LANSING, Mich. (WLNS)— On December 5th, 2014, two close mid-Michigan families became even closer, through tragedy.
The Kuhnert family and the Andary family have been friends for years and on that Friday night, Scott Kuhnet and Ellen Andary traveled north together to watch their sons play hockey. On the way home from that game, Kuhnert and Andary were involved in a crash, after a man speeding the wrong way down U.S. 127 near Mount Pleasant, hit their vehicle head-on.
Kuhnert died at the scene, leaving behind his wife Kristine, and three boys Holden, Max, and Quinn. Ellen Andary was seriously injured and flown to Sparrow Hospital, to fight for her life.
For both families, the crash left a dark hole in their hearts, but they both knew where to go to get help. Andary’s husband Michael is a Doctor and Professor at Michigan State University. He specializes in Traumatic brain injuries and rehabilitation, something his wife was now facing.
“Who in the world can handle this better than me?” Andary told 6 News, ” I guess it was something I had to ask myself. If I can’t handle it, who can?”
For the Andarys, their support would come from Origami Brain Injury Rehabilitation Center in Mason. They not only assisted Ellen in her recovery, but taught the family how to support her so she could be at home, and taken care of by those who love her most. To this day, Ellen still struggles with mobility, memory, and needs 24/7 assistance, but her family is happy.
“I’m sitting here happy,” said Mike Andary. “Look at how happy she is, I mean, this is a good outcome for a terrible problem and I don’t know that we could have done that without Origami.”
As for the Kuhnert family, they turned to Ele’s Place, an organization that helps children and teens grieving the death of loved ones. Kristine, who is now the Director of Ele’s Place, knew her boys would need a place to help them cope with the loss of their father.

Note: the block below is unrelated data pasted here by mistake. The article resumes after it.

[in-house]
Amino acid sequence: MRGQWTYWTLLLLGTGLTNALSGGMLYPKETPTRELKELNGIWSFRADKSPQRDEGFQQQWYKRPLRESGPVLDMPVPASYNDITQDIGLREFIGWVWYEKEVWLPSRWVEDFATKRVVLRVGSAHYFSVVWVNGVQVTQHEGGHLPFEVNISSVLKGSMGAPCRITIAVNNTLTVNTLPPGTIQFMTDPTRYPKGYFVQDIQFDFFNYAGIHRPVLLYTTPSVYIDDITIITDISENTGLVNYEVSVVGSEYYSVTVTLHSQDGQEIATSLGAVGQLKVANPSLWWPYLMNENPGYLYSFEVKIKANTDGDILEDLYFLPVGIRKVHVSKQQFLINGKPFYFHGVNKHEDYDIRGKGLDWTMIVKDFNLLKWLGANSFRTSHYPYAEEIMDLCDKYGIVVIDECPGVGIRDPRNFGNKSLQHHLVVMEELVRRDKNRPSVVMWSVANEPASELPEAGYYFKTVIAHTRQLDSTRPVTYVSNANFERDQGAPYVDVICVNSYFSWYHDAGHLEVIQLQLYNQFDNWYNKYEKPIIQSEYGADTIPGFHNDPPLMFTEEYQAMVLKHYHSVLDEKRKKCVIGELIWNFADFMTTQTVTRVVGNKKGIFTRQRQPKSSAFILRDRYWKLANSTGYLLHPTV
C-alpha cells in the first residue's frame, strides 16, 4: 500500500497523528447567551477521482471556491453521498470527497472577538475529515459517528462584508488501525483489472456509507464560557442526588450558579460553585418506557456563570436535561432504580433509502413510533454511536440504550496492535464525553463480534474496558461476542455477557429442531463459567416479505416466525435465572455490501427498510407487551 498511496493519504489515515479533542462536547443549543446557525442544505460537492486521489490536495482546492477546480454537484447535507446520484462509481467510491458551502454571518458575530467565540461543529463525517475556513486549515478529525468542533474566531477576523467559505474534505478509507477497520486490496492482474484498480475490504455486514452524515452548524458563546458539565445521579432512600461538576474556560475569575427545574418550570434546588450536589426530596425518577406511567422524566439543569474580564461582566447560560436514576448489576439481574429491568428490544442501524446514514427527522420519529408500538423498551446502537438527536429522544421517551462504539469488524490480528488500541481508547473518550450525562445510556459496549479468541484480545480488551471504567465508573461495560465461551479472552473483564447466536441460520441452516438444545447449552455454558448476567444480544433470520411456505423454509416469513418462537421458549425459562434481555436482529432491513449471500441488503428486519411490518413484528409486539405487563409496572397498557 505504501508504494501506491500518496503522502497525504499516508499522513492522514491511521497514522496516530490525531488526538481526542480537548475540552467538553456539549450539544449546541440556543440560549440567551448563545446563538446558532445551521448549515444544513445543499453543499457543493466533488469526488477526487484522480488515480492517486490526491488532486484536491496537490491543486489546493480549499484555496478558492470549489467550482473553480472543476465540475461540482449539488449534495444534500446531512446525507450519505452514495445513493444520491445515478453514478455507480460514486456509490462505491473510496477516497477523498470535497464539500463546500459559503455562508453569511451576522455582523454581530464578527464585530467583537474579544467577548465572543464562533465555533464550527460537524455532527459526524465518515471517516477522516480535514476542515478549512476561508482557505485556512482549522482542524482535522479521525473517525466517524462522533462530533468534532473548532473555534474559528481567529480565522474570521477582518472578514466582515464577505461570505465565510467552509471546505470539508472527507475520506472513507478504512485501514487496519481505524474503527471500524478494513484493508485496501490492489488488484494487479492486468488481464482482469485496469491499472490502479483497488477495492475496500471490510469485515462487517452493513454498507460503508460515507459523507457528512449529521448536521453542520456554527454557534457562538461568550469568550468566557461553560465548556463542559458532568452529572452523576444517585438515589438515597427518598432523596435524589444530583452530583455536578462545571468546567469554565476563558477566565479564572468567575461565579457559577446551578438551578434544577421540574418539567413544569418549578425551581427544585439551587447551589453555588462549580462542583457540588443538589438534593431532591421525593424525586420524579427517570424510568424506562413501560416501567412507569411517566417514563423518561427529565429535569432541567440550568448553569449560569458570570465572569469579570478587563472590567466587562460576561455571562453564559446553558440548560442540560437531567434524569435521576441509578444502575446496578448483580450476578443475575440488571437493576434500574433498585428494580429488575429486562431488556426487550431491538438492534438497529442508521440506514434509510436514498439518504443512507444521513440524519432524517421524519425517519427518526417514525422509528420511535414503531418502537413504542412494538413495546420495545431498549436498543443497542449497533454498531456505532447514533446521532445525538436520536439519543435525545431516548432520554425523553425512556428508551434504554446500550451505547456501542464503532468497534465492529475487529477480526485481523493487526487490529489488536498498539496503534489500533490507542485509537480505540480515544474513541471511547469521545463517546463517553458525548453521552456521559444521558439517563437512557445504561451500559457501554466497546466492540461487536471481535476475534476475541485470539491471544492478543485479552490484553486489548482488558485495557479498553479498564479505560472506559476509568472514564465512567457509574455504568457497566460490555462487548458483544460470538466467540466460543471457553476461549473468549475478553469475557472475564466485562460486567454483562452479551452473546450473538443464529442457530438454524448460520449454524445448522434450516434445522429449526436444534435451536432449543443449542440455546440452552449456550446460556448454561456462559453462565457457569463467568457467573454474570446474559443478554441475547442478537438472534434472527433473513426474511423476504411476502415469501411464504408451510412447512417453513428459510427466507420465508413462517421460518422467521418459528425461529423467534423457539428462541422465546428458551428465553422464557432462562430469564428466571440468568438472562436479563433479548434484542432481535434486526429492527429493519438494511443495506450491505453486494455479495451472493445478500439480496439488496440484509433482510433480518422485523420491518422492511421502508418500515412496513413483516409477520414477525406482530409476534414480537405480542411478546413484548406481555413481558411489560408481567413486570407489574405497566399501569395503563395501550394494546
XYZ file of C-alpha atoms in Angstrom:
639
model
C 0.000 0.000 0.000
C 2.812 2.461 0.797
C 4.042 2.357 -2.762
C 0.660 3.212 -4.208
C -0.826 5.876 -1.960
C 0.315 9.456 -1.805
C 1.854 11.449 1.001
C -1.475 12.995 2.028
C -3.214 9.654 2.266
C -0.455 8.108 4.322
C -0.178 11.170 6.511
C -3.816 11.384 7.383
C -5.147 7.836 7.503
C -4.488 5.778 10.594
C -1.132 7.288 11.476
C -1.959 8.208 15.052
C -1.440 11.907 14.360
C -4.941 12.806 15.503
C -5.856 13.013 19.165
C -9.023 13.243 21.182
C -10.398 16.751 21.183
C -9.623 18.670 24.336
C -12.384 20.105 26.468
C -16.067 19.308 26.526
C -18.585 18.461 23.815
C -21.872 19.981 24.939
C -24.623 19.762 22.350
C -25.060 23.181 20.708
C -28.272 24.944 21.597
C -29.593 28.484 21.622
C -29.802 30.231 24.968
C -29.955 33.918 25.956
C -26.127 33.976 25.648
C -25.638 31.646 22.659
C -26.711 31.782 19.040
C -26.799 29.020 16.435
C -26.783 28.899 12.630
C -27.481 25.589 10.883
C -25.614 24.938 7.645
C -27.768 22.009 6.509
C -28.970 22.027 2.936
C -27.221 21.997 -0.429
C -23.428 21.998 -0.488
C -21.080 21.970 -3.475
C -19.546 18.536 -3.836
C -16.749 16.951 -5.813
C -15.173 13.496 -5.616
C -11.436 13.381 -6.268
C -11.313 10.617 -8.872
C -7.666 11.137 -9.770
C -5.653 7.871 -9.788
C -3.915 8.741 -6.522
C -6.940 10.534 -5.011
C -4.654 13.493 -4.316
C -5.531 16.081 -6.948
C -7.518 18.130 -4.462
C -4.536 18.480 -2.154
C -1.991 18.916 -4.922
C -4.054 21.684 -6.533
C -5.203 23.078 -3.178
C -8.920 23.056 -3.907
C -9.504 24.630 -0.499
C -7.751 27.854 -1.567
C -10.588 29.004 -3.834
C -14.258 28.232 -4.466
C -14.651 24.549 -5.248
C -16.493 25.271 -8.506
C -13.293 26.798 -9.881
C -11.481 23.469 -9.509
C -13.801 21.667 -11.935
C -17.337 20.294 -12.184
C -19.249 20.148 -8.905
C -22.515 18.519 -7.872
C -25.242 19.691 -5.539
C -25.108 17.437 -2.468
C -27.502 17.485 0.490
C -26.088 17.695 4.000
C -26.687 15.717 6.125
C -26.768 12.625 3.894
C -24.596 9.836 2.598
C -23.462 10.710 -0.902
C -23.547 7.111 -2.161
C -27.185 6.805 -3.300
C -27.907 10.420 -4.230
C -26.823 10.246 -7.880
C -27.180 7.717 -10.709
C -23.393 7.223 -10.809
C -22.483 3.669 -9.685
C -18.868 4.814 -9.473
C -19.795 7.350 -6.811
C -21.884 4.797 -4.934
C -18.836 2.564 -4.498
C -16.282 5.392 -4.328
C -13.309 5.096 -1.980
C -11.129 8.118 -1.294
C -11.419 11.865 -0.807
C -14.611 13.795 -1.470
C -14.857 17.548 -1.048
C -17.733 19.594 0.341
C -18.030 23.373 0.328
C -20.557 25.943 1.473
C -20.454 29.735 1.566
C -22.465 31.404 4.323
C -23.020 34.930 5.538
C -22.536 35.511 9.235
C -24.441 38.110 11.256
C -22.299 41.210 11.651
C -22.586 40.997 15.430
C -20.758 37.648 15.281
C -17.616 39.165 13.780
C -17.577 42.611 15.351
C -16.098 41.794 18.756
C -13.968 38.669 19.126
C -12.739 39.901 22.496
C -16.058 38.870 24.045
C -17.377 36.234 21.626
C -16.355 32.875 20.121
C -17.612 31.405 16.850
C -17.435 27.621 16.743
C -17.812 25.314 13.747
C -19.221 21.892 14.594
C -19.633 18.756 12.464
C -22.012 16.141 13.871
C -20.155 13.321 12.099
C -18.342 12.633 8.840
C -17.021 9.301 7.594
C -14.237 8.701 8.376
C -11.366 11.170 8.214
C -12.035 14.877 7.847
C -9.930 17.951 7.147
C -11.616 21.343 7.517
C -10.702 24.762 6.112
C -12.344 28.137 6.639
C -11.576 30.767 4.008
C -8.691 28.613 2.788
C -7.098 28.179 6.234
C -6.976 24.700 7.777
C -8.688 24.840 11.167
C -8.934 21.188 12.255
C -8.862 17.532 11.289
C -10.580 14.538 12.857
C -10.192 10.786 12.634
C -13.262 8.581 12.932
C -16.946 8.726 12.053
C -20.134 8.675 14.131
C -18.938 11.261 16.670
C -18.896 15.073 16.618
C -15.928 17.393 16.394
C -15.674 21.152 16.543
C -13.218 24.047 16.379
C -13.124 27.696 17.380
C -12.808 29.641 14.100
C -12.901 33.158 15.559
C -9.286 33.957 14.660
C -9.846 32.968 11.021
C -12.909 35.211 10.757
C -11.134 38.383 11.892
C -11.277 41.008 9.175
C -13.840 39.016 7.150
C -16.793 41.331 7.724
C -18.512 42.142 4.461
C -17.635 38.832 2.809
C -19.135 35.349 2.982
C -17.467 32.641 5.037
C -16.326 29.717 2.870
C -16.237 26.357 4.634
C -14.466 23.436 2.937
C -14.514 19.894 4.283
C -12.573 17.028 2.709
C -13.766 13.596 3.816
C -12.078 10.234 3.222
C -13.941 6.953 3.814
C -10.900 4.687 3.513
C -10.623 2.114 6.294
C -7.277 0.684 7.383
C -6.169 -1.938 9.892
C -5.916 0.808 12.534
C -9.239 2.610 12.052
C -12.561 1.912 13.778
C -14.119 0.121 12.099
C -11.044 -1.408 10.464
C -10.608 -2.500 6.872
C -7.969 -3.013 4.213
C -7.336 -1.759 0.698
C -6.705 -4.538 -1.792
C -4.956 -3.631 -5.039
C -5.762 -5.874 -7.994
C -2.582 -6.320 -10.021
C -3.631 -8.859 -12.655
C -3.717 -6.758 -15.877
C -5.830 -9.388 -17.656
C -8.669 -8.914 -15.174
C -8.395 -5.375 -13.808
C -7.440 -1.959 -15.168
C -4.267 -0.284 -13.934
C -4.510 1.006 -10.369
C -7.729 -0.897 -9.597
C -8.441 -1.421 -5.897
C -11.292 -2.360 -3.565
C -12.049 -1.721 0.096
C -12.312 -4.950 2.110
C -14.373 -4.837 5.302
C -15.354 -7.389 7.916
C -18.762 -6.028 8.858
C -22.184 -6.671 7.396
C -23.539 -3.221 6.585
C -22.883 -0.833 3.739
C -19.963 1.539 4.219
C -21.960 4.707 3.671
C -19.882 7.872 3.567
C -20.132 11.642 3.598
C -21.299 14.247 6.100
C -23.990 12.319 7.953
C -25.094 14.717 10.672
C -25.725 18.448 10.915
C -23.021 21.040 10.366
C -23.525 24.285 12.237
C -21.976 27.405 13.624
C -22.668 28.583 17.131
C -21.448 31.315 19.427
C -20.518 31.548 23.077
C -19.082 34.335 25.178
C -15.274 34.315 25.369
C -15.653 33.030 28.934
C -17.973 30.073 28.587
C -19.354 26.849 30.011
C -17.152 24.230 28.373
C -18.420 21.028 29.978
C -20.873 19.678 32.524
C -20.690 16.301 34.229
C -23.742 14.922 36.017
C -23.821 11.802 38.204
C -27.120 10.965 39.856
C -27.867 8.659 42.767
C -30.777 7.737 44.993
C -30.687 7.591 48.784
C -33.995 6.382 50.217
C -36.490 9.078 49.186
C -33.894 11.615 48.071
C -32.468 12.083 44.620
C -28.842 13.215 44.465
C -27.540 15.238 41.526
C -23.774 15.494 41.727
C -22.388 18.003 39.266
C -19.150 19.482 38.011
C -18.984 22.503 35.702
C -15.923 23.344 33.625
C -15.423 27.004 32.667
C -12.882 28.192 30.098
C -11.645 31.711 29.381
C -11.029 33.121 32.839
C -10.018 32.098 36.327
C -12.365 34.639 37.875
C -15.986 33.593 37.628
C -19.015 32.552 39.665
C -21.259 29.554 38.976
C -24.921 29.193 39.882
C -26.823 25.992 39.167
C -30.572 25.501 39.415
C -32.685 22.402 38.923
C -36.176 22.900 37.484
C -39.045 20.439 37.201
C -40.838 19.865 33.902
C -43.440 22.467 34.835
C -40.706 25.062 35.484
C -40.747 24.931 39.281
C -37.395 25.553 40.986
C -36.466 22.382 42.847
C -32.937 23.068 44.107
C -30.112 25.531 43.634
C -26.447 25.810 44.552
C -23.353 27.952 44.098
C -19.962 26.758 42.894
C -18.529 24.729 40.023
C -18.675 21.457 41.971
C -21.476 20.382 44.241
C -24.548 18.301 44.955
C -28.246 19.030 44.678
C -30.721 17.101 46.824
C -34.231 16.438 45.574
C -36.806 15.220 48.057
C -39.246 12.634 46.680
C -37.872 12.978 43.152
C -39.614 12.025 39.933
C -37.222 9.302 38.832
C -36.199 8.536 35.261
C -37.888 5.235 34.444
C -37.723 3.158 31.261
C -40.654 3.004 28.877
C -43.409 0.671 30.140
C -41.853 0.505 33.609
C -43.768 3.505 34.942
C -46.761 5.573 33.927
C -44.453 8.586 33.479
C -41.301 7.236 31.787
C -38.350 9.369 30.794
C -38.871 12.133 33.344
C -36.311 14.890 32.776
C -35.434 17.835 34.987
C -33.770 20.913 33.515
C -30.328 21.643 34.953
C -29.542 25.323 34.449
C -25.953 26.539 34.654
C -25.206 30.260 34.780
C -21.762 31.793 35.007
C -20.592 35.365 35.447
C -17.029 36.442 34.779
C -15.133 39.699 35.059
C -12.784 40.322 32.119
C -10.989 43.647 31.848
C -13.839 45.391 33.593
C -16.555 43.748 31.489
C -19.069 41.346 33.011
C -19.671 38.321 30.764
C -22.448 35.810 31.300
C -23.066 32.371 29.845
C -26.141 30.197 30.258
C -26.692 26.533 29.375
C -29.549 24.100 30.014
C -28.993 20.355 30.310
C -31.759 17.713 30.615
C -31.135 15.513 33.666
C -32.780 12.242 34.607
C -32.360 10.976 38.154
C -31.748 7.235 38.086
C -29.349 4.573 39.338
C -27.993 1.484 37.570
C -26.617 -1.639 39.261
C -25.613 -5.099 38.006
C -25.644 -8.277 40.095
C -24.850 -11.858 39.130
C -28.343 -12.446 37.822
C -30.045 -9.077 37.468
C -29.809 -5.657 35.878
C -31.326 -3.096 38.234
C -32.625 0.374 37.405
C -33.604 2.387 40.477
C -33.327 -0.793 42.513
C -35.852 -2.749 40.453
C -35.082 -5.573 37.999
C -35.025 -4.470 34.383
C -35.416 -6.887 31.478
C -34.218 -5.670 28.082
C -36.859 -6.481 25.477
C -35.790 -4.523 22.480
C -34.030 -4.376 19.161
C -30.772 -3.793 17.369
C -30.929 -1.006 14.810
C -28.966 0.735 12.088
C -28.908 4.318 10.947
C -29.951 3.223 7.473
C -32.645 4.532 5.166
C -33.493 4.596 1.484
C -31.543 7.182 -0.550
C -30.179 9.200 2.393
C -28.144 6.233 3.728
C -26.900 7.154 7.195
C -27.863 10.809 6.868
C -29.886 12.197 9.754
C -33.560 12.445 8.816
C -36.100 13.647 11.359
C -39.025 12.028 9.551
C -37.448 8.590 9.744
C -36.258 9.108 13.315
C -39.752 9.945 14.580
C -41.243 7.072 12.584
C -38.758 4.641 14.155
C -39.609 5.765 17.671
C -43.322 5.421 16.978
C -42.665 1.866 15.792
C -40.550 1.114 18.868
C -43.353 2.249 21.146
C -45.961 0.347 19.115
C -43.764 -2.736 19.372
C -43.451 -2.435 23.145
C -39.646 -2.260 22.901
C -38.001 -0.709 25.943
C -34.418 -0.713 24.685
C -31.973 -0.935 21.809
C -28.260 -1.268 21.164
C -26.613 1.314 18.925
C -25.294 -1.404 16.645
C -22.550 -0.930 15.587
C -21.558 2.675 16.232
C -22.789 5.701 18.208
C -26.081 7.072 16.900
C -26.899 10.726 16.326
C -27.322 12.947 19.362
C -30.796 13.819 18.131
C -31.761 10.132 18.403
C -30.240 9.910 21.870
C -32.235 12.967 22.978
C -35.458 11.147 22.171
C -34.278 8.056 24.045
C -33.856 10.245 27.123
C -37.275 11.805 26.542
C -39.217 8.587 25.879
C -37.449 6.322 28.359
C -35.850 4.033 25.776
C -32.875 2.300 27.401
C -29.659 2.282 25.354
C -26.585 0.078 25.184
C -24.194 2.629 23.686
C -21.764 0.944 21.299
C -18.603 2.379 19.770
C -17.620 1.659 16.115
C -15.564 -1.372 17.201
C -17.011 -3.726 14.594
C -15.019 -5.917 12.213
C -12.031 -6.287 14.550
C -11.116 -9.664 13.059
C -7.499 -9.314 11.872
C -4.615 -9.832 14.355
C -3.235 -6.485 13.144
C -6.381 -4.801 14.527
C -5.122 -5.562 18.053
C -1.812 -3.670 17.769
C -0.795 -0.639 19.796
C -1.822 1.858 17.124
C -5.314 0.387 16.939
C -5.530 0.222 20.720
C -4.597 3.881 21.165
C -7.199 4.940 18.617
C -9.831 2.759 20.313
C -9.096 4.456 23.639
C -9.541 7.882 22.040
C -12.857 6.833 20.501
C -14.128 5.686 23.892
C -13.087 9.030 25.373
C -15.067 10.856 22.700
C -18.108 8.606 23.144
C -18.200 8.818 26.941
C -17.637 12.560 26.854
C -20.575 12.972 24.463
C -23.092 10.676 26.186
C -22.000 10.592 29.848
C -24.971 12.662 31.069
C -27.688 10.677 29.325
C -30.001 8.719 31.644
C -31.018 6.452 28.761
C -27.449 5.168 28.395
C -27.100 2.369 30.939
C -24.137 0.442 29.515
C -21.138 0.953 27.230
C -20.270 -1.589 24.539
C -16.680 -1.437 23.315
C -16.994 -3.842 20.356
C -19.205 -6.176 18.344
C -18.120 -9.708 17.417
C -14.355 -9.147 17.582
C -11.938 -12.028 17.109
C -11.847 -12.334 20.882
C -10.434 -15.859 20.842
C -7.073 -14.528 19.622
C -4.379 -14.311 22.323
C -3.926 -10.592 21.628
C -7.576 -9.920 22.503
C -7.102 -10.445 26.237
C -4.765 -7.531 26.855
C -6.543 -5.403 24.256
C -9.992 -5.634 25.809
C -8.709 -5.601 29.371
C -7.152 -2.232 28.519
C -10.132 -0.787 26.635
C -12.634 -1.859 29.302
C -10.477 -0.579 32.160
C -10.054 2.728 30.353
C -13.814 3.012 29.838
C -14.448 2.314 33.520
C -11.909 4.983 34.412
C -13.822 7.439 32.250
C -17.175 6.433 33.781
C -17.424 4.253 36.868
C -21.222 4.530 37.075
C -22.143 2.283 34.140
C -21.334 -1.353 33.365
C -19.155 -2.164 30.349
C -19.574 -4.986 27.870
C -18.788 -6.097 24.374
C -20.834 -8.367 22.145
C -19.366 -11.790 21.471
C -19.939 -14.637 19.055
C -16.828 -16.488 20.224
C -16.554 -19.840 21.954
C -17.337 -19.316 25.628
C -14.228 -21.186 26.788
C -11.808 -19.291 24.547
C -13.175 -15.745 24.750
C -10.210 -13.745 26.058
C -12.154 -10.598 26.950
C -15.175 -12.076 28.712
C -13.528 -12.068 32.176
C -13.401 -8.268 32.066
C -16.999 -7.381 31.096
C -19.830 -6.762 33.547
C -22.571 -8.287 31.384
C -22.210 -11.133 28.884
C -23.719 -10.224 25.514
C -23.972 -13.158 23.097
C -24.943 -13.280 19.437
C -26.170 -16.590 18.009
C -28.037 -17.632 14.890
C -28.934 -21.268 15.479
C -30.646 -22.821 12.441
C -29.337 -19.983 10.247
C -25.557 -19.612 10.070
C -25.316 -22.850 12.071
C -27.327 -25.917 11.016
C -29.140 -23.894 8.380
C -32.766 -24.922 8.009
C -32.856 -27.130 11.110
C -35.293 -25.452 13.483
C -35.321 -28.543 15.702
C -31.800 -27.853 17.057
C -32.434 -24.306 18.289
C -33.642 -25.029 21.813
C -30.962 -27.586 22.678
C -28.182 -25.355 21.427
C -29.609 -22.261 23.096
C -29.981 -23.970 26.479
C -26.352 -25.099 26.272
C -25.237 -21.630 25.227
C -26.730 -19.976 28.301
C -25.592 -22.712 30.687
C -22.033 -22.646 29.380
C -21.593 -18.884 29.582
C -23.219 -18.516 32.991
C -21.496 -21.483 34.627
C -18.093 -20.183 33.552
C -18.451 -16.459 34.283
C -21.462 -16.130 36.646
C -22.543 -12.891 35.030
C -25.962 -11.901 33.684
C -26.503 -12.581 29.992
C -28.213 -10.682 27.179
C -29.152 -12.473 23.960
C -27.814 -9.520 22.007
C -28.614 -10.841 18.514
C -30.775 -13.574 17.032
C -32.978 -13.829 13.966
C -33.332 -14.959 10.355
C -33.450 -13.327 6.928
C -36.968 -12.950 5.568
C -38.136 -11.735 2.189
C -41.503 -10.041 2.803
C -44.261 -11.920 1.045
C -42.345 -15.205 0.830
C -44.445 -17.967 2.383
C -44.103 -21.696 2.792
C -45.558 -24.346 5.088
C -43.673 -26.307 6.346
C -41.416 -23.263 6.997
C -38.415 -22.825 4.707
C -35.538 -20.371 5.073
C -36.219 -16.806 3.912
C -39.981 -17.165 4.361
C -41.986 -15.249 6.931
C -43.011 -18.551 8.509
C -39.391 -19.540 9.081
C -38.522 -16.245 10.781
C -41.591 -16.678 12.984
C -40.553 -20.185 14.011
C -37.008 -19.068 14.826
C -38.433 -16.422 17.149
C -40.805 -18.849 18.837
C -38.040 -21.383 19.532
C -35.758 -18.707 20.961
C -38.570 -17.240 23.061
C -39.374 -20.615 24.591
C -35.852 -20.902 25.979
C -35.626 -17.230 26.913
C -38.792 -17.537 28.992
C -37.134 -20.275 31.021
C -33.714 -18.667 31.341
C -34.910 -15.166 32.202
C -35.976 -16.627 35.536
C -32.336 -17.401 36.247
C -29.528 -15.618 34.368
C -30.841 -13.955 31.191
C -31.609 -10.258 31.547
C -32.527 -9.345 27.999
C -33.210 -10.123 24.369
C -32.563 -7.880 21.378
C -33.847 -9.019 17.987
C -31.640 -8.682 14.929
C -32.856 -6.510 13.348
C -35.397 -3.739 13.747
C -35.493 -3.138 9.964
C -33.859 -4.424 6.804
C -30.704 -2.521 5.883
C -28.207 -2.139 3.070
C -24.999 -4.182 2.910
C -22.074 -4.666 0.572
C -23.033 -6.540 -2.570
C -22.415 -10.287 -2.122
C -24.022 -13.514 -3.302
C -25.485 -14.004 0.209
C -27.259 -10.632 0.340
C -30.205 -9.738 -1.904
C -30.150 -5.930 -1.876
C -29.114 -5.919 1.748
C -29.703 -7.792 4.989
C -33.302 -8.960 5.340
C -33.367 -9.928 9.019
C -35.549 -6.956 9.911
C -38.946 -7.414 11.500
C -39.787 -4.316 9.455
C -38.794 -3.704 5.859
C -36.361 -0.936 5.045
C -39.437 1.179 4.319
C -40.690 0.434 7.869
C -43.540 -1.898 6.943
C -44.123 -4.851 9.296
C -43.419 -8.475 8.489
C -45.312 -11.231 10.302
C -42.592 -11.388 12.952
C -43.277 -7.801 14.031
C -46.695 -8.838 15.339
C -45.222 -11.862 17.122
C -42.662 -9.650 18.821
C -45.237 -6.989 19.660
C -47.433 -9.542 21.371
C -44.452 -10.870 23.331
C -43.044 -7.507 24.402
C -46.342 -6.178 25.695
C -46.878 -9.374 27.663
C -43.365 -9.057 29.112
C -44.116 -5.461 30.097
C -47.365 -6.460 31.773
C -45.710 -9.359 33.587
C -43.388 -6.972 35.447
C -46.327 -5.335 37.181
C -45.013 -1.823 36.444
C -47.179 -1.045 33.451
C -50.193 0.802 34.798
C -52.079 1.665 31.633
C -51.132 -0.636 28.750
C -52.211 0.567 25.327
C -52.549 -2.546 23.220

“Where else are they going to get the support that they need?” Said Kuhnert. “We’ve seen if you keep grief bottled up, at some point, it’s going to implode. You have kids who, perhaps will turn to drugs, alcohol, suicide ideations, it’s absolutely imperative to deal with grief.”
The boys spent a year there and two of them now volunteer at Ele’s Place regularly, sharing their experiences and help others facing similar circumstances.
As for Kristine, she lost her husband in the crash and also a part of Ellen as well, who had been her best friend for many years. Their conversations are different now, but between Ellen and her family, her three boys, and memories of Scott, Kristine finds the strength to keep going.
She often reflects back on a conversation she had with Scott a few months before the accident when she was upset about something that had happened in their lives. “He just grabbed me by my shoulders and said Kristine, our life is much bigger than this. We have so much more to do, you can’t get caught up in this. Our life is so much bigger. And that’s what I continue to hold close to my heart.”
The Izzo family knows both the Andarys and the Kuhnerts, and both Ele’s Place and Origami Brain Injury Rehabilitation Center hold a special place in their hearts as well. They’re two of the 13 charities the family supports through the “Izzo Legacy.”
The Izzo Legacy was started by MSU Men’s Basketball Head Coach Tom Izzo and his wife Lupe in 2019. They held a Run, Walk, Roll 5K event in East Lansing, raising more than $200,000 for those organizations.
In 2020 the Izzo Legacy 5k event was canceled due to COVID-19, so they launched a Day of Giving and the 4th Quarter Challenge to try and raise money for the non-profits. While the organization says it won’t be able to hold the 5K again this year, it’s still working on a fundraising plan for 2021.
To learn more about Ele’s Place or the Origami Brain Injury Rehabilitation Center, click on the images below.